Here are a few highlights from the Chancellor's statement, we'll cover some of these in more detail once fuller information is available.
The personal allowance is determined for all of the UK and rises to £12,570 for 2021/22. The basic rate of tax for the UK remains at 20% with the higher rate of 40% kicking in at £50,270. Scottish rates start at 19% rising to 21% then up to 41% on income over £43,662. The difference is becoming quite noticeable.
The personal allowance will now be frozen until April 2026 as will the annual exempt amount for Capital Gains Tax (£12,300), Inheritance Tax thresholds, and pension allowances. Any inflation will erode the real value of these allowances probably by around 8-10% over the period.
Corporation tax is to be increased to 25% from April 2023. This will not apply to companies with profits of less than £50,000 who will continue to pay 19%. There will be transitional relief for profits between £50,000 and £250,000.
There is a temporary adjustment to the rules for utilising trading losses incurred between 1 April 2020 and 31 March 2022. It will, in most cases, be possible to carry back these losses against profits of the previous 3 years, rather than the usual 1 year. This will apply to both incorporated and unincorporated businesses.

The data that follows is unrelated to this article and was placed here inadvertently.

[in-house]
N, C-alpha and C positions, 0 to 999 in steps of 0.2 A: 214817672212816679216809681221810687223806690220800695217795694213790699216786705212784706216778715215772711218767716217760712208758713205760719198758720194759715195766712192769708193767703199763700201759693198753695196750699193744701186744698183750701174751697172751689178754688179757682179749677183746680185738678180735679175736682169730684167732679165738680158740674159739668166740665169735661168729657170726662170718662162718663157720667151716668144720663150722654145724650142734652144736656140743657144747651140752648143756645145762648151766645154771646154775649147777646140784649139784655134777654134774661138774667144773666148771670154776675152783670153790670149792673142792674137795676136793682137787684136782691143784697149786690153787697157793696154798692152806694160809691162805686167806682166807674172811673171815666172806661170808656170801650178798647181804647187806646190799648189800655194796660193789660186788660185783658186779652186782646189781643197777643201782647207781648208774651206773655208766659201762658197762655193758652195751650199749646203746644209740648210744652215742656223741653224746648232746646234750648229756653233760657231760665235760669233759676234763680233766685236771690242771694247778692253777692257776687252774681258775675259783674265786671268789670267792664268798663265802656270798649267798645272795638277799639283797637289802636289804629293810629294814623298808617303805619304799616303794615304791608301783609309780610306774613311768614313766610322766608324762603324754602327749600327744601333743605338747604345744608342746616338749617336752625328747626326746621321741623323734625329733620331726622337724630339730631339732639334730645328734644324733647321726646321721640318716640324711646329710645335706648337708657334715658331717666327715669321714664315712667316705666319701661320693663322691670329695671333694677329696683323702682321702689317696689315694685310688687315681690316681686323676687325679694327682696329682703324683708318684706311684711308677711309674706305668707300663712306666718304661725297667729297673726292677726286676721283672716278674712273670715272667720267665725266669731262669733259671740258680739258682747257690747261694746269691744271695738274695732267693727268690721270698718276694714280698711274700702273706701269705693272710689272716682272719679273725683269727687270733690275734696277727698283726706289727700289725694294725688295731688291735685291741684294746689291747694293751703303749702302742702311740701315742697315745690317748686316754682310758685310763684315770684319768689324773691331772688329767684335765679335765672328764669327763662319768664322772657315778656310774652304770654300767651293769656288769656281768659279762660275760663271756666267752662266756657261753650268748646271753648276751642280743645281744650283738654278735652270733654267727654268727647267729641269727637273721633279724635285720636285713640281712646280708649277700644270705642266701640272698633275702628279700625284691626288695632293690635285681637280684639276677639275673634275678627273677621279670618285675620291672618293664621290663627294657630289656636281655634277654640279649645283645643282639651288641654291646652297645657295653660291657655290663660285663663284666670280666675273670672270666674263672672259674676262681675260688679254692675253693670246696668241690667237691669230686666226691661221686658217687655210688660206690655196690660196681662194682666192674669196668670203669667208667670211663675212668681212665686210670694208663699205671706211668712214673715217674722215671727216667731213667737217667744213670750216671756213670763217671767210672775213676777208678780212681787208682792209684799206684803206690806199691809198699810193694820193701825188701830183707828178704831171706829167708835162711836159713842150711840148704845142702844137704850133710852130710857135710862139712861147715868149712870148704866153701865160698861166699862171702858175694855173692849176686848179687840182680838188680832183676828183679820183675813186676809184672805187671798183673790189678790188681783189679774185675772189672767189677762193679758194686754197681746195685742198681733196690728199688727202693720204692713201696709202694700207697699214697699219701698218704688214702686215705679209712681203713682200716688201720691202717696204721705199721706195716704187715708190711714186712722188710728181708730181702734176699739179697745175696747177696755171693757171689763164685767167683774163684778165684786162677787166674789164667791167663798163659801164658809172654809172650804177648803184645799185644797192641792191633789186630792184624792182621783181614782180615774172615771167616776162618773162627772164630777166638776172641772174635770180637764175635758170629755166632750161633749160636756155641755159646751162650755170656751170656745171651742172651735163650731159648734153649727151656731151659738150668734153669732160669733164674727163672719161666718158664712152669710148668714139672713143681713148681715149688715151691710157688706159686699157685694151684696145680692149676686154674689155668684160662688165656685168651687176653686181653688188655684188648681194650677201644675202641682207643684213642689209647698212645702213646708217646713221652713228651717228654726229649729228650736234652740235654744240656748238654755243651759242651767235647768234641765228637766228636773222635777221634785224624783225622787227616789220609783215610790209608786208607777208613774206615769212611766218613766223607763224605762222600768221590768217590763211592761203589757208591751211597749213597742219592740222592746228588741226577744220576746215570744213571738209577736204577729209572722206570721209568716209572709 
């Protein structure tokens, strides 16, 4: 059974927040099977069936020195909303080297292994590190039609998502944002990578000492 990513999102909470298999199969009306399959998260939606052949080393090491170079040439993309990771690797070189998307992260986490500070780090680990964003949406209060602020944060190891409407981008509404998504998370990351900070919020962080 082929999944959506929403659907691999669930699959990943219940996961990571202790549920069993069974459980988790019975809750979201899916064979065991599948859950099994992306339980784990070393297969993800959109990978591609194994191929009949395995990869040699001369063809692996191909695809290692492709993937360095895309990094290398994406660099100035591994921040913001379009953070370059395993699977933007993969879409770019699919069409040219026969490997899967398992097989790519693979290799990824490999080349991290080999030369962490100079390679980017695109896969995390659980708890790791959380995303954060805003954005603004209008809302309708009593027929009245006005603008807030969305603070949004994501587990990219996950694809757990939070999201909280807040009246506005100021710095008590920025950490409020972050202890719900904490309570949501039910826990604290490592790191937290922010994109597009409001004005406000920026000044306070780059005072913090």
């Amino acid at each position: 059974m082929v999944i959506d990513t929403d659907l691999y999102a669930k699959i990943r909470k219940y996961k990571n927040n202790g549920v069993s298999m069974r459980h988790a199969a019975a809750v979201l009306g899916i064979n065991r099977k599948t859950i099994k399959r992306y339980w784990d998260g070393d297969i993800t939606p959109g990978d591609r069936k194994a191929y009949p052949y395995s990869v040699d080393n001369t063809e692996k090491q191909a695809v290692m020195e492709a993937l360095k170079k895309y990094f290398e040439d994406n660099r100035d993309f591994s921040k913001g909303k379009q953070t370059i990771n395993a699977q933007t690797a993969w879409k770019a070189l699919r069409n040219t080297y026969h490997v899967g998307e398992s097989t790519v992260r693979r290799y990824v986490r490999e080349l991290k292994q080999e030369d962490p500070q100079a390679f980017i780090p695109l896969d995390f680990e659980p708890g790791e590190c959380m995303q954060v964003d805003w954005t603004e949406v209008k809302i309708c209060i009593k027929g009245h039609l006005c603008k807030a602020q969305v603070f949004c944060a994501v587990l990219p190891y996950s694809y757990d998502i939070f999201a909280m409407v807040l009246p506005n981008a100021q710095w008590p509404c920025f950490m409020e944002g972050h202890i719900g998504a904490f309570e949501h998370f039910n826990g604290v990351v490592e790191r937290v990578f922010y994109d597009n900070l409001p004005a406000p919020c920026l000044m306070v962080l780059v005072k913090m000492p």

Purchases of new plant and machinery between 1 April 2021 and 31 March 2023 will qualify for capital allowances at a "super" rate of 130% instead of the usual 18% (or 100% if eligible for AIA). Items which would usually only qualify for a 6% WDA will get 50% instead.
The VAT threshold for registration is frozen at £85,000 until 31 March 2024. The current temporary rate of 5% for hospitality and tourism will stay until 30 September 2021 and will then rise to 12.5% until 31 March 2022.